Kill fighting in hockey – before it kills another fighter

Todd Bertuzzi basically assaulted Steve Moore on the ice in 2004, ending Moore’s career and breaking vertebrae in his neck.

We used to stand and roar whenever Bob Probert wore that mean-looking scowl, as he dropped the gloves and readied to pound someone’s face. “The Joe” would rock and roll. The decibel levels shot through the roof. Troy Crowder. Bob McGill. Marty McSorley.

Whoever big No. 24 faced, they were gonna get a knuckle sandwich.

We thought “Probie” was some sort of hero, a warrior in the Winged Wheel, a symbol of blue-collared Detroit.

Little did we know, we were cheering his brain damage.

Look: Fighting has to be expelled from hockey, right here, right now. It’s proven to cause a host of long-term problems, most notably Chronic traumatic encephalopathy (CTE), which was discovered inside Probert’s brain tissue in March of 2011, eight months after he died.

Each punch, he was deteriorating. Each blow, his life was worsening. When Tie Domi flashed the boxing-belt sign to Madison Square Garden in 1992, he should have pointed to Probert’s head, because that was the real mark of defeat.

Too harsh? Hey, those are the facts. And now that we’re well-informed, let’s honor Probie and kill the act of fighting. Let’s save the brains of those who are too proud to drop their so-called art-form, because the typical NHL enforcer will never admit fighting needs to go. They’ll puff their chest, talk about how their fists protects players, polices the game and eliminates high-sticks, when all along, it’s just their pride getting in the way.

And pride always leads to a fall.

Four deaths and a ruined reputation
Let’s talk about another fall: The reputation of Todd Bertuzzi.

Nine years ago, he coldcocked Colorado’s Steve Moore – a purely classless move. If Bertuzzi was a Chicago Blackhawks right wing today, you would call him gutless and dirty and question why he’s allowed to play hockey, all while Moore’s career ended during the Ugliest Incident in NHL History. But some of you ignore it since Bertuzzi wears a Red Wings sweater. You’re the guy who cheers for “the clothes,” according to Jerry Seinfeld.

Anyway, if fighting was banned, Bertuzzi never throws a sucker punch, Moore’s permanent brain injury and broken neck never happens, and Big Bert never visits a courtroom.

Oh, speaking of necks, it’s only a matter of time before someone’s skate slices a jugular vein, Clint-Malarchuk-style. That nearly happened last month, when Jordin Tootoo’s blade came dangerously close to the neck area of Columbus RW Derek Dorsett. Maybe we need gore to send the “expel-fighting” message.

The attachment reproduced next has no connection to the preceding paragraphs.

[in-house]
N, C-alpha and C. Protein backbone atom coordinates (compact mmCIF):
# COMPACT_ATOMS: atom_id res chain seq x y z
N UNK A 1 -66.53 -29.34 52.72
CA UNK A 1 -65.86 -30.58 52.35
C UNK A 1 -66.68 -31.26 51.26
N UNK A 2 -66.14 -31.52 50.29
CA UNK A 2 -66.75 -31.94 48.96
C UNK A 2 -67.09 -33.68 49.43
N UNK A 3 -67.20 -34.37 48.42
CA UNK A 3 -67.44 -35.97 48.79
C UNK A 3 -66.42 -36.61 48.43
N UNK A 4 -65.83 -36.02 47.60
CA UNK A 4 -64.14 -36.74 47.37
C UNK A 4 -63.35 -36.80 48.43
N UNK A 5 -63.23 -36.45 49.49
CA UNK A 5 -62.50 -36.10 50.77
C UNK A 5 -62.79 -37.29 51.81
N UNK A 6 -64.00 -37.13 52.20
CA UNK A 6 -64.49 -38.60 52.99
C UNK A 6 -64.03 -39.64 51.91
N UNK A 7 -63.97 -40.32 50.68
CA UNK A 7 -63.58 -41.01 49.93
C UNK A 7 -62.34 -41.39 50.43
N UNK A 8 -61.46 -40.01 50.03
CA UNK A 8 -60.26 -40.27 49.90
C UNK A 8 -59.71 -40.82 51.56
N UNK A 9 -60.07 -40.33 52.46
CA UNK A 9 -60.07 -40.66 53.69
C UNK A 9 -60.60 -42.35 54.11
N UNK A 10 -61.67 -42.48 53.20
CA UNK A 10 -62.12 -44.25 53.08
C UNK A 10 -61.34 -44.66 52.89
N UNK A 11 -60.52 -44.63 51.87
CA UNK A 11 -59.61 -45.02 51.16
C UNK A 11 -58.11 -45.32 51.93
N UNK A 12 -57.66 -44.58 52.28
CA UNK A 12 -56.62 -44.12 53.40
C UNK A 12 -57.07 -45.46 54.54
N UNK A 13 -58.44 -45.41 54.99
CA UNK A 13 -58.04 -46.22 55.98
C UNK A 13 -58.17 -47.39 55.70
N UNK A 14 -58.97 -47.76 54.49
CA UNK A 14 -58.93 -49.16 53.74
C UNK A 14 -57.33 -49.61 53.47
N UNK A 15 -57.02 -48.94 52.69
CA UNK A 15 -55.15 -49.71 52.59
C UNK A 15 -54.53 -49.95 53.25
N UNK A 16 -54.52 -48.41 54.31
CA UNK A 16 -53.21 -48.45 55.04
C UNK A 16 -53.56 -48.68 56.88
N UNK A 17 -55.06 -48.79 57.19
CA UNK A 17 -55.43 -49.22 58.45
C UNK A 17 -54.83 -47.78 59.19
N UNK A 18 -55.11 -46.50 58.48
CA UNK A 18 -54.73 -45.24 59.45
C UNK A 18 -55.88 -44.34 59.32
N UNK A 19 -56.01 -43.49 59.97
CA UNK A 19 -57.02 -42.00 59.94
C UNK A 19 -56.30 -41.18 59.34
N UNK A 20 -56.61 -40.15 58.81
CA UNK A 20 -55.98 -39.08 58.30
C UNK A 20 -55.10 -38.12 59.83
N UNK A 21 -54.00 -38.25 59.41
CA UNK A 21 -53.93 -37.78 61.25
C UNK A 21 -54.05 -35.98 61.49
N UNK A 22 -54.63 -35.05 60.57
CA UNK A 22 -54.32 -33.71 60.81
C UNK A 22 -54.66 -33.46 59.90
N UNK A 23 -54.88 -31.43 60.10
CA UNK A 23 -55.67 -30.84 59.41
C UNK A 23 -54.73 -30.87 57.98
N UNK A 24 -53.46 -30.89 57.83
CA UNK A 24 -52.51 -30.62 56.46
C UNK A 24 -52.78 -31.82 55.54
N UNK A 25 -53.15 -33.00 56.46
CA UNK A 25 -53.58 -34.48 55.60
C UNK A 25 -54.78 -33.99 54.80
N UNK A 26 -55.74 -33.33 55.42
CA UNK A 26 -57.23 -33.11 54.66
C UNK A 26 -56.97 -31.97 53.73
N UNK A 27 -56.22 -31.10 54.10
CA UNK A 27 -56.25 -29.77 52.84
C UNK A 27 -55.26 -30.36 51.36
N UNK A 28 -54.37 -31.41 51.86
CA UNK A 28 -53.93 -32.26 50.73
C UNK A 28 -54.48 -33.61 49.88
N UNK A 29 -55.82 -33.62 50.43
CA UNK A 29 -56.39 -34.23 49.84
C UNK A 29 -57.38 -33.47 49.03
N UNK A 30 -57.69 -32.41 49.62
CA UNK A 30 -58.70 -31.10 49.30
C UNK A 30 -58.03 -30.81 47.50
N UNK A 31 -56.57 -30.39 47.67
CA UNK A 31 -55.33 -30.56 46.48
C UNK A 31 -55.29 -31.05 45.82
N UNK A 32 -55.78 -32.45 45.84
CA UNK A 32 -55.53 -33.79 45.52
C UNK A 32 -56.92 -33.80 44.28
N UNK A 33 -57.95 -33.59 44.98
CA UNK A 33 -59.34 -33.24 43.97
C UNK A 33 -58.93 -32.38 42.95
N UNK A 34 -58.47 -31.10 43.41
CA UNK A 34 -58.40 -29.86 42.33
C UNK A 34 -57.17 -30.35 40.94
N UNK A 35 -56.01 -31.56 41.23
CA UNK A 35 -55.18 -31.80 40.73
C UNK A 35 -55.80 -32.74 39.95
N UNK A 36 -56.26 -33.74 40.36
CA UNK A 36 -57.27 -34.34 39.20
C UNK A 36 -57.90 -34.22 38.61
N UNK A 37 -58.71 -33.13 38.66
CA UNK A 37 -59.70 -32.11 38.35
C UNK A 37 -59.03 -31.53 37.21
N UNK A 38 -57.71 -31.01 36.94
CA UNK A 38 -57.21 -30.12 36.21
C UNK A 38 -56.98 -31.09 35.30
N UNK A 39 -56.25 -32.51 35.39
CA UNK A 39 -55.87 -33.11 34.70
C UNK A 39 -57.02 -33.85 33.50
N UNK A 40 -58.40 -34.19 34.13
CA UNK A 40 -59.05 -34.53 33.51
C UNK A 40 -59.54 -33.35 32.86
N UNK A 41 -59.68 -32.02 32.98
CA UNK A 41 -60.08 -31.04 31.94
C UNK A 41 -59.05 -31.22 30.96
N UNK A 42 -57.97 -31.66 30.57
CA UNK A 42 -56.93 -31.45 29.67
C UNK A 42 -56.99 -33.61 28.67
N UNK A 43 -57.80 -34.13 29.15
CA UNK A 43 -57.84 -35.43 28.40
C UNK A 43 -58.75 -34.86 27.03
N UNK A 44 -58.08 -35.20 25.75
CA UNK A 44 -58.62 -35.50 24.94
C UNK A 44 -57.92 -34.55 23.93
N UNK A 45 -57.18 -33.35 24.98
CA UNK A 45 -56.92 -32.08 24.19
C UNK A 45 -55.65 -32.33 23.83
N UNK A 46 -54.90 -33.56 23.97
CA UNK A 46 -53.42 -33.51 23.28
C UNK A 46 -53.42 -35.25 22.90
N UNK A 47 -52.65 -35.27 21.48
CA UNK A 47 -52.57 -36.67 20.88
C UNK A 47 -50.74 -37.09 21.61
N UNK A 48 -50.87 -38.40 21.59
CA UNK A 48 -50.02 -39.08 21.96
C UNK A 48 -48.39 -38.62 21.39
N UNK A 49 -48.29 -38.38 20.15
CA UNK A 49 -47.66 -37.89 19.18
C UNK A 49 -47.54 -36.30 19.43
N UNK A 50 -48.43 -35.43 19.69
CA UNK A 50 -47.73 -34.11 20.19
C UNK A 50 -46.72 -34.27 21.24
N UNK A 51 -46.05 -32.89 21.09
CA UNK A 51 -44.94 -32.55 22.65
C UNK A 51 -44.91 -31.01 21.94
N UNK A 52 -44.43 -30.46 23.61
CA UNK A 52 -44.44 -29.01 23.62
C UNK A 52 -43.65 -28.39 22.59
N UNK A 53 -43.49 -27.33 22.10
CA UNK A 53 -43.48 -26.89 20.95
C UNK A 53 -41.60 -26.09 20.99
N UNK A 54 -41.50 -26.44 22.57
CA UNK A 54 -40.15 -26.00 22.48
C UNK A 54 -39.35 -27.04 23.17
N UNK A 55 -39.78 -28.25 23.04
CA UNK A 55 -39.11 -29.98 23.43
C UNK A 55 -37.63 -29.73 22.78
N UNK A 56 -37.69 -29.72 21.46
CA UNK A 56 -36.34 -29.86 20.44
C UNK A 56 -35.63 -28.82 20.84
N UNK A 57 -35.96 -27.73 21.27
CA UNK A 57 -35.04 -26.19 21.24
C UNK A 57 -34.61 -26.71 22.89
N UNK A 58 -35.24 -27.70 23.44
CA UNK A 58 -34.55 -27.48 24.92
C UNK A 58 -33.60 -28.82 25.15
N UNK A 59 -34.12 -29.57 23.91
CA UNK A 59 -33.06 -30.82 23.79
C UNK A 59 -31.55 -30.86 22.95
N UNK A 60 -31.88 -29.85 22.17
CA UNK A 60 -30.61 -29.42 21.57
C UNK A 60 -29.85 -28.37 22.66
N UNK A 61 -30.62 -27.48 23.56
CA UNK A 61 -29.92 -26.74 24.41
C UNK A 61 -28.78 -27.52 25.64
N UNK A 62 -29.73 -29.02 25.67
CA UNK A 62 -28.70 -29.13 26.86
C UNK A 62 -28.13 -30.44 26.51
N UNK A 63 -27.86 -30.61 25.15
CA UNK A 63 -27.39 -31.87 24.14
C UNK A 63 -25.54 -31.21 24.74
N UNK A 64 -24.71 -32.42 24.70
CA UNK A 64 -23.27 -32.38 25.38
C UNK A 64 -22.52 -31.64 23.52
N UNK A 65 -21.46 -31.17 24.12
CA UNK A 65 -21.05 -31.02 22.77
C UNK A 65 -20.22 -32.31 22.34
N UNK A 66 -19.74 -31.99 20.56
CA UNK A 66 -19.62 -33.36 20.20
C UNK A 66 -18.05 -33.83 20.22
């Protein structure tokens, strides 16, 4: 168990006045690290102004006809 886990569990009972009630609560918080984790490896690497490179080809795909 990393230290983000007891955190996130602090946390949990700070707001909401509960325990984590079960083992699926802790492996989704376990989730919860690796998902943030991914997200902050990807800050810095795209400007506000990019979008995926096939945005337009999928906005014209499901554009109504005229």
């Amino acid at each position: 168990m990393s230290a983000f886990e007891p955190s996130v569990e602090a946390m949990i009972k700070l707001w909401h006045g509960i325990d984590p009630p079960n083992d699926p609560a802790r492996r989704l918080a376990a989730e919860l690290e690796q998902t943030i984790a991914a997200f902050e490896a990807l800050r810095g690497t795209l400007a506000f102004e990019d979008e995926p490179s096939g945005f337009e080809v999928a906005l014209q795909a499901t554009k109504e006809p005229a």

Or, maybe we need someone to die again.

Did we say die? Oh, yeah. Ask Michael Sanderson, who would love to have his son, Donald, back here in the flesh. But he can’t. Donald’s dead. Thanks to an amateur-league hockey fight, he perished on Jan. 2, 2009.

Donald’s helmet slipped as he tumbled to the ice, his head struck the rock-hard surface, he went into a coma, and three weeks later, he was gone.

Yes, that was a senior-league game. But it’s hockey, and it’s fighting on the ice, and it was such a widespread issue among Canada and all hockey circles, even NHL commissioner Gary Bettman was forced to issue a statement about it.

But some of you don’t care. You think it’s a fluke. You think, besides that incident, fighting is harmless.

Well, here’s three names for you: Derek Boogaard, Wade Belak and Rick Rypien. They thought it was harmless, too.

They dropped the gloves, cherished the crowd rising to its feet and the adrenaline coursing through their veins. They loved the man-of-all-men status, the teammates who banged sticks against the boards, and the crowd that roared a gladiator-like victory.

But now they’re all dead, and their families are mourning while doctors talk about a possible link between depression and the punches to their cranium.

Boogaard had CTE. His brain damage was detailed in the New York Times piece called “Punched Out: The Life and Death of a Hockey Enforcer.” In his final years, he had severe nausea, blurred vision and depression. He would break down, sobbing. He spent “tens of thousands of dollars” on painkillers, according to the Times.

One night, he took oxycodone and added alcohol to his system. The next day, he never woke up.

Blame a sport that breeds violence, because ever since a 16-year-old Boogaard broke someone’s nose in his first junior hockey fight, he was hooked. It was his ticket to a successful career, and his inaugural victory was cherished by snickering scouts and coaches.

Not so funny anymore, is it?

There are no happy fighters
Still think fighting is OK?

The list is narrowing. Even the enforcers who traded punches for years criticize it.

“The mental part is really hard to cope with – the fact that the fighting is always in your mind, in your head,” ex-NHL enforcer Georges Laraque said to CBC in September of 2011 in regards to the deaths of Boogaard, Rypien and Belak. “A lot of people can’t deal with the pressure in their mind – and they use drugs and alcohol to deal with that.

“We’re talking about three players who passed away. But there’s about another 50 of them that used to be heavyweights that have problems with alcohol and drugs, because of that role.”

Translation: There aren’t many happy fighters in the world.

Rypien and Belak committed suicide. It’s not proven they had CTE, but they were both depressed. Was there a link between their mental health and repeated punches to the head? It seems so. From the fall of 2002 as an 18-year old, through his death in 2011, Rypien fought 97 times in either junior hockey, the AHL or NHL. Who knows how many times he fought during his youthful years. Belak had 136 fights in the NHL alone.

It begs the question: Who wants to absorb haymakers to the head? Or think about smashing someone else’s face? What can that do to your psyche? Dave Schultz didn’t necessarily like it, and he was the Philadelphia Flyers’ legendary tough guy of the Broad Street Bullies in the 1970s.